It’s three weeks post-SCBWI Nationals, I’m still feeling buzzed by the Morning-Afters. I haven’t quite yet moved all the way back into my life. It is rare an hour goes by that I don’t have some flashback to a speaker or workshop, or even one of Lin Oliver’s fastbreaking witticims.
One of the sessions that has packed a punch for me was Elizabeth Law’s PROtrack session entitled “How to Broaden Your Audience, Navigate Different Houses and Other Thorny Questions.” Elizabeth Law is the VP and Publisher of Egmont Books USA launching its first USA list this Fall. Egmont, based in Copenhagen, celebrated its 130th birthday recently and it a non-profit publishing company with supports children’s charities. (Anyone else out there want to drop everything and go get a job at Egmont?? I'll drive.)
I took very few notes from this session because Elizabeth was blowing my mind with her answers to said “thorny questions”. I can’t recall if we ever got around to the “broadening” or “navigating” part of her presentation. We were derailed on an issue that many of us appeared to have trouble with—fear of bothering our editors, otherwise known as Editusphobitus. The assumption behind this phobia is that all editors are busier than God Herself, and we shouldn’t interrupt them in their Very Important Work. Unlike our own work, which is leisurely and less important-- merely creating the books that they are very busy with.
We were all shocked by the number of us that were caught up in this mind game. It isn't just me? Elizabeth heartily encouraged us to get over it, and recognize that our editors (and agents!) are our business partners.
Business partners? Wow. That really hit me. Not demigods? She said she welcomed hearing from her authors, as it gave her a needed break from the left-brained side of her work. She reminded us that editors do have modern technology at their disposal, and can easily let their calls go to voice mail and ignore their email/TM/Twitter, if they don’t want to be disturbed. Oh! Right.
I’ve been chewing over my own reticence and reluctance in this matter. It has a eerily familiar feel to it. In the five or so years that I’ve worked with my editor, I can’t think of a time when I have ever spontaneously called her, unless we had a phone date set up. I’d be just as likely to pick up the phone and call Michele Obama or Oprah, or Stephanie Meyer.
Would I have liked to talk with her? Yeah. There have been a number of times when I’ve been perplexed by an editorial direction, and I bulldogged my way through it. Even though she has continued to extend herself to me in the most gracious way possible over the years. Or, I've contacted her on email because calling just seemed so hard. Though, I would have loved to do some of the kind of brainstorming that doesn't translate well on email.
The eerily familiar piece? While I know that there are some funny, perceived inequities in the author/editor relationship supported by the historic language of the process, e.g. submit, reject, solicit, acquire, rights for sale, work as slush, payment in royalties-- I don’t think that is the whole story. This isn’t the first time I’ve been actively practicing avoidance with someone. In fact, it is the once dance that I have completely mastered. Heck, I’m ready for Dancing with the Stars! Any other agile and accomplished avoiders out there want to be my partner?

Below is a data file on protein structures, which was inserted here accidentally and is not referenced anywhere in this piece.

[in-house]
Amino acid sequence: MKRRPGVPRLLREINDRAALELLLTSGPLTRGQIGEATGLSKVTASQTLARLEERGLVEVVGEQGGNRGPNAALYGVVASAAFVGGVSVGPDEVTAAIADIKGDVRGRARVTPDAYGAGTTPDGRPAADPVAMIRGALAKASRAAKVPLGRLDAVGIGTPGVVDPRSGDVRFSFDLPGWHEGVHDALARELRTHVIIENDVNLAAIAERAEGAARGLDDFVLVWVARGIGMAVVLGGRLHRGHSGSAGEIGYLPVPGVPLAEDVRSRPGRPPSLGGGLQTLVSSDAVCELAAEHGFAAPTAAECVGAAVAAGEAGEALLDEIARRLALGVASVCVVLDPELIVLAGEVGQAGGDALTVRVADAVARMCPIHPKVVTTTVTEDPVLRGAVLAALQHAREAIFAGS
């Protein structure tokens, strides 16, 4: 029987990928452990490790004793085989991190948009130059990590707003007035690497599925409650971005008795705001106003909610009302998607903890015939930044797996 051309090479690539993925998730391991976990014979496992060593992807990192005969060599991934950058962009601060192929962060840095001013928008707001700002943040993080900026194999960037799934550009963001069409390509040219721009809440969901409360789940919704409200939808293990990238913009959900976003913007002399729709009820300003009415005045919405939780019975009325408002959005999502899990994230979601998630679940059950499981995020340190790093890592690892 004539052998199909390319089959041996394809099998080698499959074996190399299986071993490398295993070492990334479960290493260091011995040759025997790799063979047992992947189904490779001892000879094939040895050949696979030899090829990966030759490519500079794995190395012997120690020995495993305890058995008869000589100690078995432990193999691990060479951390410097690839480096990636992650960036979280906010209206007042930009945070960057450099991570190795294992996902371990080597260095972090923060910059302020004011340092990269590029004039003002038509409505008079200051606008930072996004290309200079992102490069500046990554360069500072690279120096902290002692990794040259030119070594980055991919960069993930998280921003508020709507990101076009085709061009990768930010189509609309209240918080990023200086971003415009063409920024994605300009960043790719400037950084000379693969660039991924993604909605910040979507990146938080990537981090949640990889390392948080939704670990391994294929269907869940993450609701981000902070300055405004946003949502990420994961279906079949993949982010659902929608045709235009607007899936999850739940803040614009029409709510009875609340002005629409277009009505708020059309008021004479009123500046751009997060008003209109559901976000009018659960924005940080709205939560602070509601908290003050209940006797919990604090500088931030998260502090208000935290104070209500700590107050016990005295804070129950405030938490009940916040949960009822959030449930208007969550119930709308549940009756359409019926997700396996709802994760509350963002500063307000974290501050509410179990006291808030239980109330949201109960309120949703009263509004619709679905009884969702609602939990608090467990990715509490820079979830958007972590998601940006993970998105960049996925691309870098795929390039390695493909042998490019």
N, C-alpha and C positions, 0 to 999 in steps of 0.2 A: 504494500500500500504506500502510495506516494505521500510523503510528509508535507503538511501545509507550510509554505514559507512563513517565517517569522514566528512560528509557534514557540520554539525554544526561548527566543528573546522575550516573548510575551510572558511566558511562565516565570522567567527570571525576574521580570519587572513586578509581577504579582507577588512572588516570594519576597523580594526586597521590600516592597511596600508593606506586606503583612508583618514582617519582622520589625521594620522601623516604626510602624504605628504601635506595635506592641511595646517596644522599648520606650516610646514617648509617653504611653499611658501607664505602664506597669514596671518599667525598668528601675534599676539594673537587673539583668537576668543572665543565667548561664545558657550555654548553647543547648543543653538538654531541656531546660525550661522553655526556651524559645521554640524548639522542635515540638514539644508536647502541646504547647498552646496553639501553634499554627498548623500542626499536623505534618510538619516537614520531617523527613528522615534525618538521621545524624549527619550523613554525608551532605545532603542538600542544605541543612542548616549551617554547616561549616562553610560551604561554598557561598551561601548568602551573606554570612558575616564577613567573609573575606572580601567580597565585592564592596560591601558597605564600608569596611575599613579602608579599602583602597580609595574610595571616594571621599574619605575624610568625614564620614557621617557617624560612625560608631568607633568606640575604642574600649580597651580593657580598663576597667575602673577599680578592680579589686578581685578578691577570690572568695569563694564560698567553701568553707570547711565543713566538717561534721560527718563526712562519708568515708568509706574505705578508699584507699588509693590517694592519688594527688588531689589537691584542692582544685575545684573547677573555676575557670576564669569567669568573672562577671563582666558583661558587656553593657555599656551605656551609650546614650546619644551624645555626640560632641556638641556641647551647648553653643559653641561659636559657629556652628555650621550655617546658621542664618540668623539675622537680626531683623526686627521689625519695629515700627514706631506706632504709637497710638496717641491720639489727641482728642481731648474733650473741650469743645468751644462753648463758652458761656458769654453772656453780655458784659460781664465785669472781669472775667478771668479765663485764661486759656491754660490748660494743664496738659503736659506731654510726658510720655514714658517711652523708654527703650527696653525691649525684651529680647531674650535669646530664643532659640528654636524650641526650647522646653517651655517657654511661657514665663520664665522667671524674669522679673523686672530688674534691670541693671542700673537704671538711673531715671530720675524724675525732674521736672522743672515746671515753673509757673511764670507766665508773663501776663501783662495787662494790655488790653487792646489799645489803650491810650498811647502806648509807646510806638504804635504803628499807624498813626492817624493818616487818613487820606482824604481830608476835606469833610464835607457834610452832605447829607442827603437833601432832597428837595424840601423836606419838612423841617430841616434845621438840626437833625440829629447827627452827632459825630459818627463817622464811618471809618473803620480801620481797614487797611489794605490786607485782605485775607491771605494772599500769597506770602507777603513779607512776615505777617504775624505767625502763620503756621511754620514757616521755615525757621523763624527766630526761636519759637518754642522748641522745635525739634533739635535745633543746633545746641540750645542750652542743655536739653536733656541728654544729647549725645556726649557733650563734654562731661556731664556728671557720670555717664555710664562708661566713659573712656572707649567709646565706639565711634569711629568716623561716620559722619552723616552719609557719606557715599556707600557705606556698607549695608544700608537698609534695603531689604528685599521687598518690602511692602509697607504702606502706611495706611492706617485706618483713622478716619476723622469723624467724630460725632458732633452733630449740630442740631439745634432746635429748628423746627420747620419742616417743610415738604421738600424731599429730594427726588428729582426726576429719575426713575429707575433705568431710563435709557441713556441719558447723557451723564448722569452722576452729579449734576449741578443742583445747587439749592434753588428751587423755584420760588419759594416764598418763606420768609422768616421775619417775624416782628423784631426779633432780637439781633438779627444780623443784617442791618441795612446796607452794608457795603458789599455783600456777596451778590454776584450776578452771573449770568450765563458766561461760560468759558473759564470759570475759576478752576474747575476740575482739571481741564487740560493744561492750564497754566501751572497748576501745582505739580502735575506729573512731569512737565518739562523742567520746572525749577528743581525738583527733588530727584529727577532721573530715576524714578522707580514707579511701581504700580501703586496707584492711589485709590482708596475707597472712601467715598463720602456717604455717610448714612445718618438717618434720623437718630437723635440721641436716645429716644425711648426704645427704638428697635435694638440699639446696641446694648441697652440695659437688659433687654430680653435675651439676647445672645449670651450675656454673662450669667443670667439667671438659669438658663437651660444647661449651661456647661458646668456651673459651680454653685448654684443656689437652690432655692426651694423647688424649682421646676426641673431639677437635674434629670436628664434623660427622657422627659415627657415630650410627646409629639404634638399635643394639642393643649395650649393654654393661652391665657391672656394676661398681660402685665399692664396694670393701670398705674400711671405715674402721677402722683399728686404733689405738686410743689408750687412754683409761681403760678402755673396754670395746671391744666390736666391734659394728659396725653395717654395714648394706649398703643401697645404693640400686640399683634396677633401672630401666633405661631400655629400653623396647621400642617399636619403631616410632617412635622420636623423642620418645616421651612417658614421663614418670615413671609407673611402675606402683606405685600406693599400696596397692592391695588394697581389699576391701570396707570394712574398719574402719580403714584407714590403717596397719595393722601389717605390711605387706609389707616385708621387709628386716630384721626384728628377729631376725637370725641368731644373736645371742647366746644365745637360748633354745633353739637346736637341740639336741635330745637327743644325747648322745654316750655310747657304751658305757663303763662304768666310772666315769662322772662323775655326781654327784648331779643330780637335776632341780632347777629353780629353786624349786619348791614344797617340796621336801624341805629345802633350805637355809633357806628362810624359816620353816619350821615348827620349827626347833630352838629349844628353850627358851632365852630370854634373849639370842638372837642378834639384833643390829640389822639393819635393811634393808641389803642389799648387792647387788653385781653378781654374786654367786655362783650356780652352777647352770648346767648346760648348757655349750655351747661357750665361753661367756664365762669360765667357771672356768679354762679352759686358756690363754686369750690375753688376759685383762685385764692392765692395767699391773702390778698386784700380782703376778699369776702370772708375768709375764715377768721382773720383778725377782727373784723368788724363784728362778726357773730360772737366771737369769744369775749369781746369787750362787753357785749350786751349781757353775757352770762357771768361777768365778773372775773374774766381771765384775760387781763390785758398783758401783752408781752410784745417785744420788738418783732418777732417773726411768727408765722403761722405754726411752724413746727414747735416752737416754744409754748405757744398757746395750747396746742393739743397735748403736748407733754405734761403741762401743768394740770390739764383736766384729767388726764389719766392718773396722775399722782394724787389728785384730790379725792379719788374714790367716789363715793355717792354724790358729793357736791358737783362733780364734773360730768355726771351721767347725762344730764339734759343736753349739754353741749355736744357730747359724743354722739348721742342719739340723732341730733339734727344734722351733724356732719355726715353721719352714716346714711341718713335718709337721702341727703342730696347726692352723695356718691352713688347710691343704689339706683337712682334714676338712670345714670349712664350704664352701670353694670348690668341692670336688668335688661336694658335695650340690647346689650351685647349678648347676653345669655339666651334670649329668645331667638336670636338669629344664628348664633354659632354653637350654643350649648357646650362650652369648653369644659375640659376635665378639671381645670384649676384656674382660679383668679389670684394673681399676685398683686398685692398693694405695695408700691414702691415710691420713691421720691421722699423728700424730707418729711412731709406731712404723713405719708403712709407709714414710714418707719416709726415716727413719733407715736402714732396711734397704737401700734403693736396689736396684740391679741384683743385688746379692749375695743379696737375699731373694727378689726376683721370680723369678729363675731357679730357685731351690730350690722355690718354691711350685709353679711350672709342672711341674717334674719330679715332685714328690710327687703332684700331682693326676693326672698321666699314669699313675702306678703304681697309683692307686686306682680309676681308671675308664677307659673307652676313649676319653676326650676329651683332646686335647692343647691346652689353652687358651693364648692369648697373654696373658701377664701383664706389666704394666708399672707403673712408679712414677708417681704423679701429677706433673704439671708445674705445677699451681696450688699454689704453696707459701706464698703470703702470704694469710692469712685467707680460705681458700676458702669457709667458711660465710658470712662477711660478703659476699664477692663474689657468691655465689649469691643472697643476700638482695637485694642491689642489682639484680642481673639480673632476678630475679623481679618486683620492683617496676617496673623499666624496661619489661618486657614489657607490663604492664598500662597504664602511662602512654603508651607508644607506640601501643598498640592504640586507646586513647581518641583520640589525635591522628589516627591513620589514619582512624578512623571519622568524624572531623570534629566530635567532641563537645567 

I know I've shared here that in my lifetime I've been afraid of Santa Claus and my own grandmother, but I've also avoided a host of others that were important to me... teachers, bosses, people I've had crushes on, and my college advisor (that was such a bad idea). Needless to say, this has caused problems, and more than a few misunderstandings. Now I'm doing the same thing with my editor. Why? I know better. It's because I'm shy, which seems like such a funny thing to still be saying at this decade in my life. It's as true now as it was when I was three and hiding in the closet. Not all introverts are shy-- I just happen to be both. But because I have to live and work in the world, when I need to, I can behave as if I'm not. Some days, though, it is like walking over hot coals in a pair of Crocs. Safer to stay in the shadows and corners.
Marketing and promotion begin even before we sell a book. It begins when we choose this profession, and type Chapter One on a blank page, or pick up a paintbrush. It continues when we attend a conference, a book-signing, a critique group. Yes, New York is overwhelming, and its inhabitants seem so very sophisticated and glamorous. And busy. I suspect some of them might be just like us-- introverts that worry about interrupting writers and artists in their Very Important Work. It always comes back to the advice that we give here time and time again. How do you eat an elephant? One bite at a time. New York is huge. My editor is not. Nor is yours. She or he is just one person in a giant building making books for kids. They're a lot like us.
If you're not talking to your editor or agent and bookseller and you need to, or you're not following up on a query that's nearly geriatric, let's borrow from the collective strength of the tribe here. We owe it to our work to make sure we get the input and attention we need for success. As introverts, one of our most important self-care skills is knowing where and when to invest the finite energy we have for engagement. New York and the members of our current or future publishing team is THE place. Elizabeth, thanks for the wake-up call!
Dare me to call my editor this week? Double dare me, and I just might. (Just so you'll know, I'm going to need a lot of dares to do this.)
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Lastly, a number of you sent me your book launch information, and I'll be posting that in the sidebar each month. I think we have a couple of you with September books ready to be heralded so stay tuned. Appreciate all the info. Keep it coming!